from Wiktionary, Creative Commons Attribution/Share-Alike License
- n. A type of natural, unrefined or partially refined cane sugar, which is light brown in colour. It is particularly appreciated in pastries and biscuits like shortbread.
- proper n. A region of Guyana in South America, Essequebo en Demerary (Essequibo and Demerara), formerly a Dutch (later British) colony.
from WordNet 3.0 Copyright 2006 by Princeton University. All rights reserved.
- n. a light brown raw cane sugar from Guyana
- n. dark rum from Guyana
- n. a river in northern Guyana that flows northward into the Atlantic
- n. a former Dutch colony in South America; now a part of Guyana
- n. light brown cane sugar; originally from Guyana
Sorry, no etymologies found.
There is also a peculiarly fascinating apparatus known as a vacuum-pan, peeping into which, through a little tale window, a species of brown porridge transforms itself into crystallised sugar of the sort known to housekeepers as "Demerara" under your very eyes; and another equally attractive, rapidly revolving machine in which the molasses, by centrifugal force, detaches itself from the sugar, and runs of its own accord down its appointed channels to the rum distillery, where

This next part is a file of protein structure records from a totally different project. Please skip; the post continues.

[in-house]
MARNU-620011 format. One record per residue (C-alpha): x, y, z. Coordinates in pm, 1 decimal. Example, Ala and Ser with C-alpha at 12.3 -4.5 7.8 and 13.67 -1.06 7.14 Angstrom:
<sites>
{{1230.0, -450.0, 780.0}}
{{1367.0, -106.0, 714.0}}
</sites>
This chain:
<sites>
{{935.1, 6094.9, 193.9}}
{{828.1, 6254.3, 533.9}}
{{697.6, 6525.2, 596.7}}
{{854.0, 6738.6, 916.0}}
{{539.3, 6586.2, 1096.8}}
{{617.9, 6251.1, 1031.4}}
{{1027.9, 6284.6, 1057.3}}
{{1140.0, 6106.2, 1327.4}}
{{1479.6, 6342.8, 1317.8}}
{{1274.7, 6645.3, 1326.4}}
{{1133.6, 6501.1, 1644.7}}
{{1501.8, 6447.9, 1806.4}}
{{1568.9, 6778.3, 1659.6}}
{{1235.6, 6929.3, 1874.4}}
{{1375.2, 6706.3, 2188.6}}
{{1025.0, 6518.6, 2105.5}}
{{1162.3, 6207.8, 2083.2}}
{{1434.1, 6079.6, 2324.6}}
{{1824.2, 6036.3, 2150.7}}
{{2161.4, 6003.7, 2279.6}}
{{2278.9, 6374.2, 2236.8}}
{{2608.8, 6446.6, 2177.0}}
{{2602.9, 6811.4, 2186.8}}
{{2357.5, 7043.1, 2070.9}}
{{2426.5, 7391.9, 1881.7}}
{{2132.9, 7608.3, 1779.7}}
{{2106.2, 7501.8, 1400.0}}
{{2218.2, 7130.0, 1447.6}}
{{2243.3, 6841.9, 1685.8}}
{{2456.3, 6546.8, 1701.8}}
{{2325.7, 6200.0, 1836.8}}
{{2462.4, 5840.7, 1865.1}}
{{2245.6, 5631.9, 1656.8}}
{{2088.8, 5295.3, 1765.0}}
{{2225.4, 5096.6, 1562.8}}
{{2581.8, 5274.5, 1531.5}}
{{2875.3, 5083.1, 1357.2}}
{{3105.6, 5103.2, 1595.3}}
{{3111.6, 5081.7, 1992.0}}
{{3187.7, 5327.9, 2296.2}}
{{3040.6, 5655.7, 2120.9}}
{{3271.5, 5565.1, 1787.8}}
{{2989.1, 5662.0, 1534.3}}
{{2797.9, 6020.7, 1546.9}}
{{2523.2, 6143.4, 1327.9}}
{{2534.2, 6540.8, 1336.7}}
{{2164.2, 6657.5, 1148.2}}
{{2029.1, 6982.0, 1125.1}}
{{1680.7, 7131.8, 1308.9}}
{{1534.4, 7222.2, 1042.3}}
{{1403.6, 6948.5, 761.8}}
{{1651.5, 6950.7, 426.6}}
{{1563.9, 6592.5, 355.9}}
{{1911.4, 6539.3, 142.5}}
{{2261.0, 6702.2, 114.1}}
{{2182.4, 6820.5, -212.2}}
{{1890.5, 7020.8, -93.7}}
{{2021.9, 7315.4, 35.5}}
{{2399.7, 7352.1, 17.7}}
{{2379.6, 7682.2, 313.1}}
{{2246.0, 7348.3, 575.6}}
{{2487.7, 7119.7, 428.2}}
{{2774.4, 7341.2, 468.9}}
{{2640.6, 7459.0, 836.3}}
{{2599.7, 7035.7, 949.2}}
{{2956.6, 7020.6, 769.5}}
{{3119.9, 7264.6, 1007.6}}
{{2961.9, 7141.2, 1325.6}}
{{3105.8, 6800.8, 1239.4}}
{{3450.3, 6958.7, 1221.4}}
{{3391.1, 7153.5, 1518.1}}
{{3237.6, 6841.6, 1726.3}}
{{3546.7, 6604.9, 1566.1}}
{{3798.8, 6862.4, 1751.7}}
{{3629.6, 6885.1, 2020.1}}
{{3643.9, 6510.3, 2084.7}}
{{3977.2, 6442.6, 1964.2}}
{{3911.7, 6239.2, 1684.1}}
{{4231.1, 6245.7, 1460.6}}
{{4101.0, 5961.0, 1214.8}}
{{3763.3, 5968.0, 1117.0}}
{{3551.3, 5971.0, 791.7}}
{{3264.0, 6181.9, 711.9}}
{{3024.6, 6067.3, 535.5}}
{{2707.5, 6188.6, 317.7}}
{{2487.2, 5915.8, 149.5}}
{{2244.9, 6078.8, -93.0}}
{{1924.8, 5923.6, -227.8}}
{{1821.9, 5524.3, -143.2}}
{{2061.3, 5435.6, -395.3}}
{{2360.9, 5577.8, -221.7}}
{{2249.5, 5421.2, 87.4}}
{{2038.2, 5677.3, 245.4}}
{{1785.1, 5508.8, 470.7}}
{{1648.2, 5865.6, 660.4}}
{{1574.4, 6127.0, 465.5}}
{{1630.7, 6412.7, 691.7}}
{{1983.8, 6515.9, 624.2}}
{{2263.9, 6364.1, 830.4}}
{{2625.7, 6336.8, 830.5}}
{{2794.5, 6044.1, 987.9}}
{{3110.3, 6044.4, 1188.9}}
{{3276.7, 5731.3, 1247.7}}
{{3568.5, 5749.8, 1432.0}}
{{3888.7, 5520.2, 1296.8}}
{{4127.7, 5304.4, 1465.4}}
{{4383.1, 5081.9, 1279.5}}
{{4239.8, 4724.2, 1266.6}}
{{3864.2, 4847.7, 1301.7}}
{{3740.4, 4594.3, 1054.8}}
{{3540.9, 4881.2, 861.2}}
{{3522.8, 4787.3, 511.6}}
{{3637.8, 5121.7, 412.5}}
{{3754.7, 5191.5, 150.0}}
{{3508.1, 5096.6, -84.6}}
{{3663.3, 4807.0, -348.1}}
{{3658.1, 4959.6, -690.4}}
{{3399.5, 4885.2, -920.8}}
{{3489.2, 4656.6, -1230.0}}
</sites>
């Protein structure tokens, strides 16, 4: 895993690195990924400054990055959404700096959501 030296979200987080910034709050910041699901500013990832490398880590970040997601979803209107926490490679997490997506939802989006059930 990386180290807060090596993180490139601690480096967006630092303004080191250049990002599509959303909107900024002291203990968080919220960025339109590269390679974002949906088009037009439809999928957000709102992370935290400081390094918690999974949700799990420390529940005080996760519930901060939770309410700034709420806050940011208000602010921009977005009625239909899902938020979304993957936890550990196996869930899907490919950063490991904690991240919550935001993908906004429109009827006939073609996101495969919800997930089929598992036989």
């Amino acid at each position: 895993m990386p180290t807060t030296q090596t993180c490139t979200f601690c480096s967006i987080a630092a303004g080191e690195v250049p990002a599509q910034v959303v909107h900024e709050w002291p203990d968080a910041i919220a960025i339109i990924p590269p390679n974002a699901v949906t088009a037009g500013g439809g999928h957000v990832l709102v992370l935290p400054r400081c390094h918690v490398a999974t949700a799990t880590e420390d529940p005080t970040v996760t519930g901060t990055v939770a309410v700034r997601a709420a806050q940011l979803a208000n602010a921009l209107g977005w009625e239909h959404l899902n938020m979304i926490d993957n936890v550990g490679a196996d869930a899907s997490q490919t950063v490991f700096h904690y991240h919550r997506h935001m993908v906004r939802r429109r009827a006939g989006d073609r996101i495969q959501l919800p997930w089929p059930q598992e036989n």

Styling tip: Sprinkle the cookies with a small amount of Demerara sugar for extra crunch and sparkly eye appeal.
In Guyana in 1823 the East Coast Demerara Rebellion was fueled by the belief among enslaved Africans that the planters were deliberately withholding news of the impending freedom of the slaves.
A refreshing Foreign Legion Punch from the Africa section mixes cognac with chai red bush tea, fresh lemon juice, Demerara syrup and black-cherry preserves.
For the topping, put the butter, flour, ginger, and half the Demerara sugar into a bowl.
Some natural brown sugars have particular names and characteristics, and are sold as turbinado, muscovado, or Demerara sugar.
I mixed Demerara sugar and reg. sugar, which gave a little crunch and abit more color in later batches.
Waterways: Berbice, Demerara, and Essequibo rivers are navigable by oceangoing vessels for 150 km, 100 km, and 80 km respectively (2006)
Boerasirie, Demerara, and Abary conservancies are entirely covered by weeds.
GuyanaBerbice, Demerara, and Essequibo rivers are navigable by oceangoing vessels for 150 km, 100 km, and 80 km respectively (2006)
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